We all know that first base is a safe position for fantasy managers: we can always find a slugger who can hit 20+ HR and/or provide a high BA. In the past the other infield positions have varied in their depth, but generally there are a few elite names and then a lot of safe second-tier picks. When it comes to starting pitching, there are certainly elite names out there worth owning, but there is also so much depth that even in a pitching-rich environment, we can wait and select decent names late. For a refresher, see my Waiting Game series, particularly the recap piece.
What about outfield? At first glance it’s the same as pitching: clear elites, lots of depth, and a lot of upside players. What’s changed is that because of the rise in standards for SP, you do need more sure things to boost your stats and remain on top of the roto standings. After I get an elite #1 OF, I’m going to wait on outfielders because it’s the position where you can gamble with less risk and net more reward. It’s also where you can always find some speed to boost your SB totals. For an example, I’ll look at my 15-team 5×5 league with 4 keepers.
Last Five Rounds
The draft goes 18 rounds, so the last five rounds are 14-18. At first glance the best endgame pick is Dee Gordon, who didn’t have certain playing time at the time of the draft; he went in the last round, with the second to last pick. Talk about a steal. However, he’s not even the best rated 5×5 player in the last five rounds, at 20th overall. That title belongs to Michael Brantley, who was picked up in the 15th round and was the 7th best player in 2014.
Looking at the 17th round, only two players ended up in the top-200 for the season: Dustin Ackley (183rd overall) and Bud Norris (159th overall). For the 16th round, the two nearest to breaking the top-200 were Michael Morse (208th) and Drew Smyly (206th). Are you seeing a pattern developing? As usual, OF and SP are the deepest positions to offer good endgame value. I already stated that Brantley had the best round value in the late draft, let alone the round in which he was drafted, 15. AJ Pollock was also taken in round 15, and though he had only 265 AB, he was ranked 287 for the year. For round 14, There were four OF ranked 150 or better: Span (57th), Byrd (84th), Cain (110), and Markakis (150). The next best players from that round were Lackey (174th) and Haren (193rd).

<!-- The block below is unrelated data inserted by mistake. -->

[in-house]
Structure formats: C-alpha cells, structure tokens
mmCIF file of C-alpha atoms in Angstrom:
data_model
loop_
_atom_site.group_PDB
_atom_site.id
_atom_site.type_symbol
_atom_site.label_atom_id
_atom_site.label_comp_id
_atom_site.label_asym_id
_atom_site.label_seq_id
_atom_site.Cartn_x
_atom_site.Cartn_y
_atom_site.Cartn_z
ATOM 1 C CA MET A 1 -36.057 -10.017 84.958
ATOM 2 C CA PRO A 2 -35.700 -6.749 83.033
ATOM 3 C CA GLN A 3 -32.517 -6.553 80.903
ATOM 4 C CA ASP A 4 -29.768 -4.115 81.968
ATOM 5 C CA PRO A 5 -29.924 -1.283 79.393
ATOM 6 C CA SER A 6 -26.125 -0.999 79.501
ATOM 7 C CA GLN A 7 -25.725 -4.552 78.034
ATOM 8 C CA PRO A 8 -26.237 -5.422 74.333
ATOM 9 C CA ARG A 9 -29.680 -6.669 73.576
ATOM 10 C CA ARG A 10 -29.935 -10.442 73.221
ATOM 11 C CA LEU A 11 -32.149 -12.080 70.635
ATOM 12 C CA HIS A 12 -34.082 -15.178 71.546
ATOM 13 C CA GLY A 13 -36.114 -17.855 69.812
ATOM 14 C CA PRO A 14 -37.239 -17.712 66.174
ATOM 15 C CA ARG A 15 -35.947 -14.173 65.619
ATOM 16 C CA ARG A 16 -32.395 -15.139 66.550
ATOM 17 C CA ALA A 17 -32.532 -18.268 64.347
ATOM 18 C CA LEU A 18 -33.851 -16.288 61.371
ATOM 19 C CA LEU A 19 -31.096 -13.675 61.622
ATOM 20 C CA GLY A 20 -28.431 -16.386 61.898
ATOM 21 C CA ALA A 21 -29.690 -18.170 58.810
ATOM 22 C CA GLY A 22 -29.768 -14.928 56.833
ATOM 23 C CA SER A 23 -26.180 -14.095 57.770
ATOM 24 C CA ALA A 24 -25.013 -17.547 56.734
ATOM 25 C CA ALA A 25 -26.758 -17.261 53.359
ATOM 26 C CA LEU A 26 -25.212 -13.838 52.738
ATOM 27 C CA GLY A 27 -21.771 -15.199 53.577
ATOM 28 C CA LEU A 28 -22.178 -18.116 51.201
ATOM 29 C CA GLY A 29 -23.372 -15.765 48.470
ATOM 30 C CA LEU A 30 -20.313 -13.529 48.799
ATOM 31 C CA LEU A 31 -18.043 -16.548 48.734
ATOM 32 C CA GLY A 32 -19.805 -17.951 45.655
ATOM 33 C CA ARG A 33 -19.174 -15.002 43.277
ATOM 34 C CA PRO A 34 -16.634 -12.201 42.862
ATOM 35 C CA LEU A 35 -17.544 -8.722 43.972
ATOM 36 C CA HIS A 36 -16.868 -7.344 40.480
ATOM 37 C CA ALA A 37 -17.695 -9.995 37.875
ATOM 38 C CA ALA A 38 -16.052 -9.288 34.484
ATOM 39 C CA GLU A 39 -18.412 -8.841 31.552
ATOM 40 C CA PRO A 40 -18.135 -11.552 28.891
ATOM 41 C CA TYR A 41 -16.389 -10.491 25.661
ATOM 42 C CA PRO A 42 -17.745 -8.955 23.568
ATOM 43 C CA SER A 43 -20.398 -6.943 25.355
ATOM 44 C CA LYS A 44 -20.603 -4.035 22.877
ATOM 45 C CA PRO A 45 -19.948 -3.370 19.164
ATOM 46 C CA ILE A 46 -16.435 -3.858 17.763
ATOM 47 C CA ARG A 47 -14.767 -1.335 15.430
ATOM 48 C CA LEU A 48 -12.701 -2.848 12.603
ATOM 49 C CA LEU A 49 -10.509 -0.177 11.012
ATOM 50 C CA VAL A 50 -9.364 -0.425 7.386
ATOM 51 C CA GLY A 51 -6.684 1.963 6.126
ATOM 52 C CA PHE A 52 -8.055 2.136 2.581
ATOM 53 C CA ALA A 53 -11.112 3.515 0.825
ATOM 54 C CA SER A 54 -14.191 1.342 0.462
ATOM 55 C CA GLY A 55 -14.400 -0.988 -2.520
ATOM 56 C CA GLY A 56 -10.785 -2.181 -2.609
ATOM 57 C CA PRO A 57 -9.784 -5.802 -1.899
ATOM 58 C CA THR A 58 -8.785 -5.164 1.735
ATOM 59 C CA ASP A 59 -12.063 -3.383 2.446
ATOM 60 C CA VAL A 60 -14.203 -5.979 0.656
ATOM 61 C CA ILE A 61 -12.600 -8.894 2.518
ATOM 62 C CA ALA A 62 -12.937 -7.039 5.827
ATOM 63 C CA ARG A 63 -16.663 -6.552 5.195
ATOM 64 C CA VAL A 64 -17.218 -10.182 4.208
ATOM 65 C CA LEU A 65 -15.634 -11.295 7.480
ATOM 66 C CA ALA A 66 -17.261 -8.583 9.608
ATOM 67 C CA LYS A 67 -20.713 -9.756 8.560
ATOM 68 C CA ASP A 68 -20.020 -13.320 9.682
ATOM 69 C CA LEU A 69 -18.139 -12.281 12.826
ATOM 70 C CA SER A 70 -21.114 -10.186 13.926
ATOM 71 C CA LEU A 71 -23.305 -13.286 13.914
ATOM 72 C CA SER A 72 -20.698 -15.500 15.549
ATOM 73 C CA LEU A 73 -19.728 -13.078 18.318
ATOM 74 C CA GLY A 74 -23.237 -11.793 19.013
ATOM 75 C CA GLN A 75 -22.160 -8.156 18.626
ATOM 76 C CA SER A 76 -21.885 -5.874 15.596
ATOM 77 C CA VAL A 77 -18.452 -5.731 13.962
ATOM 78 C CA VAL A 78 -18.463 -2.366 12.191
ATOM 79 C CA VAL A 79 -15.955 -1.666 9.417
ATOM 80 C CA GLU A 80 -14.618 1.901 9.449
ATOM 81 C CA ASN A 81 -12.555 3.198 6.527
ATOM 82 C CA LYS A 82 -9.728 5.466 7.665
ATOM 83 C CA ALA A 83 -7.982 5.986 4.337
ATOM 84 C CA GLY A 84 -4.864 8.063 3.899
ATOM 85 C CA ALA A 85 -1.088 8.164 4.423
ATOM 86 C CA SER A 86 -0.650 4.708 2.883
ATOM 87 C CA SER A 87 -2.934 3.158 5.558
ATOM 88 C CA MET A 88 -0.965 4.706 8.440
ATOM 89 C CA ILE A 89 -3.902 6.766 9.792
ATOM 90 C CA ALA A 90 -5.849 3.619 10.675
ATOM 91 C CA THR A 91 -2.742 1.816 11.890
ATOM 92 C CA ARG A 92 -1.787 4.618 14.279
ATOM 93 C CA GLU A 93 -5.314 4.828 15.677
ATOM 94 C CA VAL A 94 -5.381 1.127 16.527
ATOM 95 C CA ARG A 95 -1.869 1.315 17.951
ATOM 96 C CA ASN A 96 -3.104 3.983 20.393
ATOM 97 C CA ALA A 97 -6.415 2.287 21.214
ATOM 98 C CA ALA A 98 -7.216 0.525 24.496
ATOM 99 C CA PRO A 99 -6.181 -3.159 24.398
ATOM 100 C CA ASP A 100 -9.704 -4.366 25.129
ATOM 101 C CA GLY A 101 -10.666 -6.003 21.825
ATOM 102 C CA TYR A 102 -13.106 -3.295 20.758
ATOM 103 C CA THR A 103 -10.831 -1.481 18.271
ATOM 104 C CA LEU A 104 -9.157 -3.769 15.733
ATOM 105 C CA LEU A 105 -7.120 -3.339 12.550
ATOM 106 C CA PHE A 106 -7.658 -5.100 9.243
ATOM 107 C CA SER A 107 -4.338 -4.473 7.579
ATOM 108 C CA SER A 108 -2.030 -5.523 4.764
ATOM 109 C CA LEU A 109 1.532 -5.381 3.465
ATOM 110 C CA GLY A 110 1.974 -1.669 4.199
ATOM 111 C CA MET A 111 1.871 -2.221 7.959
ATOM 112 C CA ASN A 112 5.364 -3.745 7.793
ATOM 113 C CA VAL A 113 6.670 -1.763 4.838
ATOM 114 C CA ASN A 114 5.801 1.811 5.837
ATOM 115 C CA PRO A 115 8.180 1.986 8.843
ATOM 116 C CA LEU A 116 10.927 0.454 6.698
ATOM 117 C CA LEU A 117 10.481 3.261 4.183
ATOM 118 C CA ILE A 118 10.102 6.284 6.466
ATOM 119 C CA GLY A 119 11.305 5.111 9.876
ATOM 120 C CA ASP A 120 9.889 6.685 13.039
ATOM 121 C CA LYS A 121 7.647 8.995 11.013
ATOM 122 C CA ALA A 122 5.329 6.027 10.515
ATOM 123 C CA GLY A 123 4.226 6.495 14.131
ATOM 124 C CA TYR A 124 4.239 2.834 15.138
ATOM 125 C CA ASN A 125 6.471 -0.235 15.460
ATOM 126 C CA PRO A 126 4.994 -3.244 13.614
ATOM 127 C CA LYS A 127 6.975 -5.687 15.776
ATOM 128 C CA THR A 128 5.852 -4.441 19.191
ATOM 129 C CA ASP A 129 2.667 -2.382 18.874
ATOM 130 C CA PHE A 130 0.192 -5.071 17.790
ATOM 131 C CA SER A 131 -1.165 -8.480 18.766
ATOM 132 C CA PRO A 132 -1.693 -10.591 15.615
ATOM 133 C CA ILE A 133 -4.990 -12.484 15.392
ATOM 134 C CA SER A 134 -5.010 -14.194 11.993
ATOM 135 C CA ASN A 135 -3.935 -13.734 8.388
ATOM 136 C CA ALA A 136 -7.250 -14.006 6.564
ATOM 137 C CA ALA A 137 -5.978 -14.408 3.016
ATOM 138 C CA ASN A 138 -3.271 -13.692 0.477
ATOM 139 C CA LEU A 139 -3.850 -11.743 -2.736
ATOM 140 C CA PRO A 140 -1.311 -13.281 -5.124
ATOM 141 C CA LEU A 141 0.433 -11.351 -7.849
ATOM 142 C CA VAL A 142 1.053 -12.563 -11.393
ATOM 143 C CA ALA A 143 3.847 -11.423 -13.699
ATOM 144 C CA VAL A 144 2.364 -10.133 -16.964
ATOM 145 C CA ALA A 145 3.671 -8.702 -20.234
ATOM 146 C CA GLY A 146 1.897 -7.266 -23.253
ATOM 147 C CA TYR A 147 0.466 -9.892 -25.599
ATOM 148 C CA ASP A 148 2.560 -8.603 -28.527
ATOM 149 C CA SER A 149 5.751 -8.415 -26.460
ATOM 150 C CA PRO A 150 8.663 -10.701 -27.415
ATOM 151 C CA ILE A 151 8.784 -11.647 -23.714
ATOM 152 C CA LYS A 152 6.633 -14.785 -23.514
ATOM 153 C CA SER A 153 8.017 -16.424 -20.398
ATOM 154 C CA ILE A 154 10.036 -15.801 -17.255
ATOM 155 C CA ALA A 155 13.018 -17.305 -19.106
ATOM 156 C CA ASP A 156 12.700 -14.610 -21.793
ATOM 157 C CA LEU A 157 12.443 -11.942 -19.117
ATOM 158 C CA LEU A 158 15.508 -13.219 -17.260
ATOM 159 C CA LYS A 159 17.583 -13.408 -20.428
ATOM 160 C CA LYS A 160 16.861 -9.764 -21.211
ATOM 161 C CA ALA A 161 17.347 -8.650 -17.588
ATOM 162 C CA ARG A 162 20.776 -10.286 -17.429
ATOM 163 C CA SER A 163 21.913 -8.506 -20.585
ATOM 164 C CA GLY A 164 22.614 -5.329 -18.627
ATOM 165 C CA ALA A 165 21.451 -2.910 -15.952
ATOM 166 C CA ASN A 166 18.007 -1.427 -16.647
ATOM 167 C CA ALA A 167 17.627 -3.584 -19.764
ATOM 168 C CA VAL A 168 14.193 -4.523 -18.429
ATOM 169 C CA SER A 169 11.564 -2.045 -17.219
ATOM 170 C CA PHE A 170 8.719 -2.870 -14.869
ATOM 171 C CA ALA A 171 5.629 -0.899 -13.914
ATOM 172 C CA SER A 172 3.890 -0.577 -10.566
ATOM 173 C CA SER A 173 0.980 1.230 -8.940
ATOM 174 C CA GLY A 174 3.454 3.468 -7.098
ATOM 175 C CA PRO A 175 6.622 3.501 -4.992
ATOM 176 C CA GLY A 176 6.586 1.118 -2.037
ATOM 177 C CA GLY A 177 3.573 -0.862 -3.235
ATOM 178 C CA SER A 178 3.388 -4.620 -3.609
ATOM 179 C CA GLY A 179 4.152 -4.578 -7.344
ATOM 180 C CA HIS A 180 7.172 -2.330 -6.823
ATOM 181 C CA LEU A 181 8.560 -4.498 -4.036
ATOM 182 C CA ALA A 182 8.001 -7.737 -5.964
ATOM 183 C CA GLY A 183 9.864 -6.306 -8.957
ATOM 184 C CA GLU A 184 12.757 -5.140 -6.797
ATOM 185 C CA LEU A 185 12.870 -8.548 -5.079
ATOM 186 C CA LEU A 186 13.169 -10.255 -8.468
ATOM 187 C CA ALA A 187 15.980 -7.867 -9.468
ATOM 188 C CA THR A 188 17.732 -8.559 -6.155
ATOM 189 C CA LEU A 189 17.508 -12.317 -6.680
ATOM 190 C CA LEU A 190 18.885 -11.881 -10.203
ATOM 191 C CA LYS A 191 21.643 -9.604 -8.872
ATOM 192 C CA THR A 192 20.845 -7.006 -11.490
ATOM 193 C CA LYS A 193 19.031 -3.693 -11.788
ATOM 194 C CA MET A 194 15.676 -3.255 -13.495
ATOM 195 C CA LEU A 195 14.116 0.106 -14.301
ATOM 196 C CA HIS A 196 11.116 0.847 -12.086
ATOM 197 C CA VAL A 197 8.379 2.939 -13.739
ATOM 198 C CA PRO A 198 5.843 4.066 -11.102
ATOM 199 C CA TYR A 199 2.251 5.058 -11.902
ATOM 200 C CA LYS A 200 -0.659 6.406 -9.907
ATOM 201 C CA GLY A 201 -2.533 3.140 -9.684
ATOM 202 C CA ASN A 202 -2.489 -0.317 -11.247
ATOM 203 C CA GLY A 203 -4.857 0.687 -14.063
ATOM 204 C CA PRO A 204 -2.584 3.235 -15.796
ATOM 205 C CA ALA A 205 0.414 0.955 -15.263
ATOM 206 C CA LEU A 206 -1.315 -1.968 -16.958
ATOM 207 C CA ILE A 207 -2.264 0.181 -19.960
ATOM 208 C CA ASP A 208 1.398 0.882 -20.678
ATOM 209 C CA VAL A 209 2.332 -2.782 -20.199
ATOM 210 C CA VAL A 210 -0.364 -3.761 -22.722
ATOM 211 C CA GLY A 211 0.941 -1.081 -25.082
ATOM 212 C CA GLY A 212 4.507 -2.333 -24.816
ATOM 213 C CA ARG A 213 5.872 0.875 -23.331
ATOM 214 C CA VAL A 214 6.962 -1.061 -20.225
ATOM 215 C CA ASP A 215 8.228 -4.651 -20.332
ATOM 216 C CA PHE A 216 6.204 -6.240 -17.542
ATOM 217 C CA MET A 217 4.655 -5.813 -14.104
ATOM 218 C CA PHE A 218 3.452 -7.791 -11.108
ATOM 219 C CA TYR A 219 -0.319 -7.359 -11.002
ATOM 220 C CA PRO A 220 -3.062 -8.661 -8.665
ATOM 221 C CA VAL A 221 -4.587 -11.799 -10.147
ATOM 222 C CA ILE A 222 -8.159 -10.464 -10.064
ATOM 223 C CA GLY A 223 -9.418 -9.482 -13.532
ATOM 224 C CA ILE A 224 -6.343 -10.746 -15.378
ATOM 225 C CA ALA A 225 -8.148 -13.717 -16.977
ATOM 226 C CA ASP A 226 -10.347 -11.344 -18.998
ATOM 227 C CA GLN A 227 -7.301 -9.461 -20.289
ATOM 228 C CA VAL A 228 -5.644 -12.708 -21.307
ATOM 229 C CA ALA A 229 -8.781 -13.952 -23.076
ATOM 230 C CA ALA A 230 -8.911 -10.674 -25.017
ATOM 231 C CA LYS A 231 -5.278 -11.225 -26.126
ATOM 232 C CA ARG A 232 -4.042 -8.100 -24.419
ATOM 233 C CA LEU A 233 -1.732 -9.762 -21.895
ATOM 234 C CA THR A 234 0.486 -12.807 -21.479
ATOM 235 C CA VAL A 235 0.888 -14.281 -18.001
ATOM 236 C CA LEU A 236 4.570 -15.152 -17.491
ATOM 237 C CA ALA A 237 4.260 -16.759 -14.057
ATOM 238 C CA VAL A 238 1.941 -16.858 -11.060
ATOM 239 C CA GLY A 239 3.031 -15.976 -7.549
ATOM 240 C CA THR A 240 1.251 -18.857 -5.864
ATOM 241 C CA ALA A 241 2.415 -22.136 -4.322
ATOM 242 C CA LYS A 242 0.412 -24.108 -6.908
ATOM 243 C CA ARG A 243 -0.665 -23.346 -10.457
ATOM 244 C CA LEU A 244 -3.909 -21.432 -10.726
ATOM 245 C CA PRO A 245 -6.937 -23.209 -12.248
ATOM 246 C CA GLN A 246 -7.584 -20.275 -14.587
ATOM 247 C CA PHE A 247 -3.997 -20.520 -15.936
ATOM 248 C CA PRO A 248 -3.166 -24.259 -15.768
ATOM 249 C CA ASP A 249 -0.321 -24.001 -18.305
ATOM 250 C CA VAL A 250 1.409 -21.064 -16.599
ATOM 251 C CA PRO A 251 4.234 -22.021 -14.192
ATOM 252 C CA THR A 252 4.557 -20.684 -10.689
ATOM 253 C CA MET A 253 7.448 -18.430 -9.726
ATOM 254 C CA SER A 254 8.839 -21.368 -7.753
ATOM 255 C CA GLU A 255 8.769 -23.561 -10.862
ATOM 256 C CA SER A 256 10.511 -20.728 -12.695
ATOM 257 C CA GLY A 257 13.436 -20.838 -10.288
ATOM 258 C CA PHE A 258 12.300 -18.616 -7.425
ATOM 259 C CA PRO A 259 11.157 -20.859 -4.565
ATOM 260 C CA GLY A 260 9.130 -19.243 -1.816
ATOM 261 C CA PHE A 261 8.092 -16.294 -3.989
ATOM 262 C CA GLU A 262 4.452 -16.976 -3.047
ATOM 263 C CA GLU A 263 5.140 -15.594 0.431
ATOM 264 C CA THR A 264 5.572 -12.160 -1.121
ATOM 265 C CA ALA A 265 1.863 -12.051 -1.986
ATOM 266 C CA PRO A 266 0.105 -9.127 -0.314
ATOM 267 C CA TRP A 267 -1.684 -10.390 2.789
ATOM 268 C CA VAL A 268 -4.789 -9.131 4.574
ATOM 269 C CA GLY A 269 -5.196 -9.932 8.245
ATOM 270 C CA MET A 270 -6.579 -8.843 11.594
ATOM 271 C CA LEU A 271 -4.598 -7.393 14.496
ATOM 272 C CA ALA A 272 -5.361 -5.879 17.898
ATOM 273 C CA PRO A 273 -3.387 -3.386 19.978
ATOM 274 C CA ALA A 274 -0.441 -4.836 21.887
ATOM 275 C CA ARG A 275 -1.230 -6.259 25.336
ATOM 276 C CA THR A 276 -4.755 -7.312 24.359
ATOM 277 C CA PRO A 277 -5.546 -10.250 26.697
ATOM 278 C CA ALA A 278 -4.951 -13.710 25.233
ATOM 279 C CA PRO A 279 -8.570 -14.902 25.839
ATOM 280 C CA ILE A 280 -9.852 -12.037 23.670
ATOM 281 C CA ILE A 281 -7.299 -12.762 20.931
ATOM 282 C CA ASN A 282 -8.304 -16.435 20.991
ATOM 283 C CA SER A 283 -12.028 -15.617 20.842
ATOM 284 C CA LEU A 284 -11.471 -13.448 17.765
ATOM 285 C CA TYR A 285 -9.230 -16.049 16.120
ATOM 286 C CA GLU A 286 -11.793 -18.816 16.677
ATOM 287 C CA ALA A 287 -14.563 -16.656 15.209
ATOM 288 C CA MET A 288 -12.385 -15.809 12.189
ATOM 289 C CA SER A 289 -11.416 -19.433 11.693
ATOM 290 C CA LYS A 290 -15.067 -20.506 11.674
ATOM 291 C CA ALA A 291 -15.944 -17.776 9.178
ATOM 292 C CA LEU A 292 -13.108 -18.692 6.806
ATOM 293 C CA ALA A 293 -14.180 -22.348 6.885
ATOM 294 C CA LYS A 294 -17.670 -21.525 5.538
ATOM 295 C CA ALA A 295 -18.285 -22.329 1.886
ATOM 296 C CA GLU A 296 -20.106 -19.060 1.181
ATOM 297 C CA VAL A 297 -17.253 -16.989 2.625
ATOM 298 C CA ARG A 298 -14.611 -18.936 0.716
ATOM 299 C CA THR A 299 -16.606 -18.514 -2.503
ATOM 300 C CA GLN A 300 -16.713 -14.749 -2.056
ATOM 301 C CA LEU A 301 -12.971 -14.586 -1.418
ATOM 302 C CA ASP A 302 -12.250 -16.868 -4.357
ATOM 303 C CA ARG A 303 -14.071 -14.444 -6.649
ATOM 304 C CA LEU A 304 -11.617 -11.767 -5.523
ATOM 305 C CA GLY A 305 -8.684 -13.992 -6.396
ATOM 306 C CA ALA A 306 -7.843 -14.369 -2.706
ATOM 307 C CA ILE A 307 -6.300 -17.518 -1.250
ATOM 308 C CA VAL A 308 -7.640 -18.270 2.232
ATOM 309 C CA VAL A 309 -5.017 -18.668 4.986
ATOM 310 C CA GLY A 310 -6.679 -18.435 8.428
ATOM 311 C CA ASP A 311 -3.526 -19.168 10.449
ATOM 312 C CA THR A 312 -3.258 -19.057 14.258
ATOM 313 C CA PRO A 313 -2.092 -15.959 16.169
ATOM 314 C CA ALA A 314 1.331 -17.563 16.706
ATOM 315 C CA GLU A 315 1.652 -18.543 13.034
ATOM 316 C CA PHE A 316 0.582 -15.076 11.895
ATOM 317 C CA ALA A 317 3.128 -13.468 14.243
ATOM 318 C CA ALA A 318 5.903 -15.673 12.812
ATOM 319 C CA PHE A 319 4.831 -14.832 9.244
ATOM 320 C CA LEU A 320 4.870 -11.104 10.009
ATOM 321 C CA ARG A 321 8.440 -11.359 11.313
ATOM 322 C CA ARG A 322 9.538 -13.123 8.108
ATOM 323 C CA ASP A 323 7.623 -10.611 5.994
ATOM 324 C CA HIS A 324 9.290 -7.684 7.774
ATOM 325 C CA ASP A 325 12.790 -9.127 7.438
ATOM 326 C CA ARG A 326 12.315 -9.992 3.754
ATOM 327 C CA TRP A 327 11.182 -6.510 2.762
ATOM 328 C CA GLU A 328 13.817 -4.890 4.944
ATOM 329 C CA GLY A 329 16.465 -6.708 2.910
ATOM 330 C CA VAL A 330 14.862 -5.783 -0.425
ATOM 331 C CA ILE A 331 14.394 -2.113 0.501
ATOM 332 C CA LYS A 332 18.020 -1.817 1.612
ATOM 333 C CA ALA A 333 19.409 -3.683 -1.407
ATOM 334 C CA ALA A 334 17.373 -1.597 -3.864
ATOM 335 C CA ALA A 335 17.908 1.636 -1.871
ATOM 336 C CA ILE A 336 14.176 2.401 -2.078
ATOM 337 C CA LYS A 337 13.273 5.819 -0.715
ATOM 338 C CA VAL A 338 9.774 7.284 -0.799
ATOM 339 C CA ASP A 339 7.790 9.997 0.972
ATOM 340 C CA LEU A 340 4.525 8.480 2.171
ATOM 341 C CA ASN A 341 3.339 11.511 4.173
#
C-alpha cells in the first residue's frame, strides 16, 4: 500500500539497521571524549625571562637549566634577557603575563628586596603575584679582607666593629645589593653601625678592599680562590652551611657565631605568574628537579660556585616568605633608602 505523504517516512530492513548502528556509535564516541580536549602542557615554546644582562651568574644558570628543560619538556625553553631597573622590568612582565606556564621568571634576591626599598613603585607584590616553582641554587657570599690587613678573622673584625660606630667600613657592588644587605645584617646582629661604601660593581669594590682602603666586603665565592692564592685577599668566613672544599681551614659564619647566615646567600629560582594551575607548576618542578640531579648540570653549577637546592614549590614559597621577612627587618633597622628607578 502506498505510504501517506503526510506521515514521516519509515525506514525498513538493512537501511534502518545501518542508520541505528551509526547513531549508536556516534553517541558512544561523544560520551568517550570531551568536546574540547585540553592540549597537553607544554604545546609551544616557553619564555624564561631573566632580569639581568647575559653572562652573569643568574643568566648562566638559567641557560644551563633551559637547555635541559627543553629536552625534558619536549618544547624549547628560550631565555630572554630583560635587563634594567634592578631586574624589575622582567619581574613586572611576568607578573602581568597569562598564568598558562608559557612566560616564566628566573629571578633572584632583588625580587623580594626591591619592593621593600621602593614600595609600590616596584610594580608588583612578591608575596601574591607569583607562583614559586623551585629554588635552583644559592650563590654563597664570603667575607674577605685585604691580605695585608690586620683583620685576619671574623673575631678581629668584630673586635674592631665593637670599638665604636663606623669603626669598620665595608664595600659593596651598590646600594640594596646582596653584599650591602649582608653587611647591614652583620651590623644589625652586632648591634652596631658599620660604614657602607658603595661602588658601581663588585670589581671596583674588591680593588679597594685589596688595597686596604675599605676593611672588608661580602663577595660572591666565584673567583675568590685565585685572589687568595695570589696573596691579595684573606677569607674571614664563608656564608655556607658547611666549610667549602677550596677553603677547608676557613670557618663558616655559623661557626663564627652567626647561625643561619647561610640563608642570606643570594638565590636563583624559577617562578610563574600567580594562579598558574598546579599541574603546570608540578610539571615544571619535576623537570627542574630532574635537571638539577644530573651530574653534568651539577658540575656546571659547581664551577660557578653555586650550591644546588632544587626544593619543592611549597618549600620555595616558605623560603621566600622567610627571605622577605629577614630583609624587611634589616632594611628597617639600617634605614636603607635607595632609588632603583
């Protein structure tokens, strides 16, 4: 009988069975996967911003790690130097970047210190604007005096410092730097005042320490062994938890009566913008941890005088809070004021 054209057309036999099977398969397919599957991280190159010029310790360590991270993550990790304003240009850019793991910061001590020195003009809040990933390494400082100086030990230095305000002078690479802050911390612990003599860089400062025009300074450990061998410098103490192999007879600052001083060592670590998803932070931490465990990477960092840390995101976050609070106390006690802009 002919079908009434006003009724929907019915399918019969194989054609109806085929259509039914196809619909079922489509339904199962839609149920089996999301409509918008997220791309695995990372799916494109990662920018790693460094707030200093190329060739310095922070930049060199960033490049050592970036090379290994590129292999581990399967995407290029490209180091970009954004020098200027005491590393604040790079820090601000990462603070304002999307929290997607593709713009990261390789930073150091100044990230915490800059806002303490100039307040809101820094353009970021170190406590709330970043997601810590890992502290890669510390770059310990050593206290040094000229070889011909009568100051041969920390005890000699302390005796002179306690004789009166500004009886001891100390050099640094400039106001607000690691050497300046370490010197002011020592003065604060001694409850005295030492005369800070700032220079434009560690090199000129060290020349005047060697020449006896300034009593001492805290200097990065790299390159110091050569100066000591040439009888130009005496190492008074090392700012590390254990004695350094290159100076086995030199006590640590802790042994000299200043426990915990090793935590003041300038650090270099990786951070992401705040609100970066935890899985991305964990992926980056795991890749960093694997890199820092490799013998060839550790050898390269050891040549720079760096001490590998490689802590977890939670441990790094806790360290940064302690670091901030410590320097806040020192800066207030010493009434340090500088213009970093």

Speed Always Available
One of the biggest things to remember is that you can find speed late in drafts, and it’s very often in the OF slots. Look at these guys who were taken in the last five rounds: Lorenzo Cain, Denard Span, AJ Pollock, Emilio Bonifacio. And here are five names from round 15 alone:
- Michael Brantley
- Eric Young
- Rajai Davis
- Craig Gentry
- Emilio Bonifacio
With power becoming more scarce in the roto standings, you definitely want to focus on HR early. Get your SB later on. I realize some people are wary of speedsters like Gentry or Davis, who don’t play every day. However, especially in leagues with 4-5 starting OF, these types of players are better options than guys who may play more but have less to offer in any one category (think David DeJesus in his prime).
Yes, you have you use more OF than other positions, but when a league format requires CI and MI as well, then those infielders go away in the draft even quicker. I took a look at CBS writers’ top-300 lists for 2015. Then I compared the lowest two OF on the lists to the lowest two infielders. The first list’s match-up is Angel Pagan and Josh Reddick versus Marcus Semien and Wilmer Flores. Pagan was 226th last year, and Reddick was 256th. Semien was 499th, and Flores was 514th. Granted that the infielders didn’t play a full season, but in terms of projections for 2015, I’d put the OF ahead of the IF in rankings.
List two was Colby Rasmus and Dexter Fowler versus Mitch Moreland and JJ Hardy. Rasmus was 311th in 2014, and Fowler was 218th. Hardy was 279th, and Moreland was 646th. Hardy should bounce back, but Moreland may or may not get a lot more playing time. Fowler is going to be at the top of the Cubs’ lineup, and Rasmus has pop and will play on a team that can always use offensive help. In both of these top-300 lists, the only reason the infielders are ranked where they are is strictly due to the fact that you have to fill infield positions.
The choice is clear for me. I want to fill my MI and CI slots well before I get close to filling up my OF. A final thought: players often move from infield to the outfield, so the choices for OF eligibility are numerous. Any endgame pick can break out, but OF are going to give you more certainty in terms of value than any other.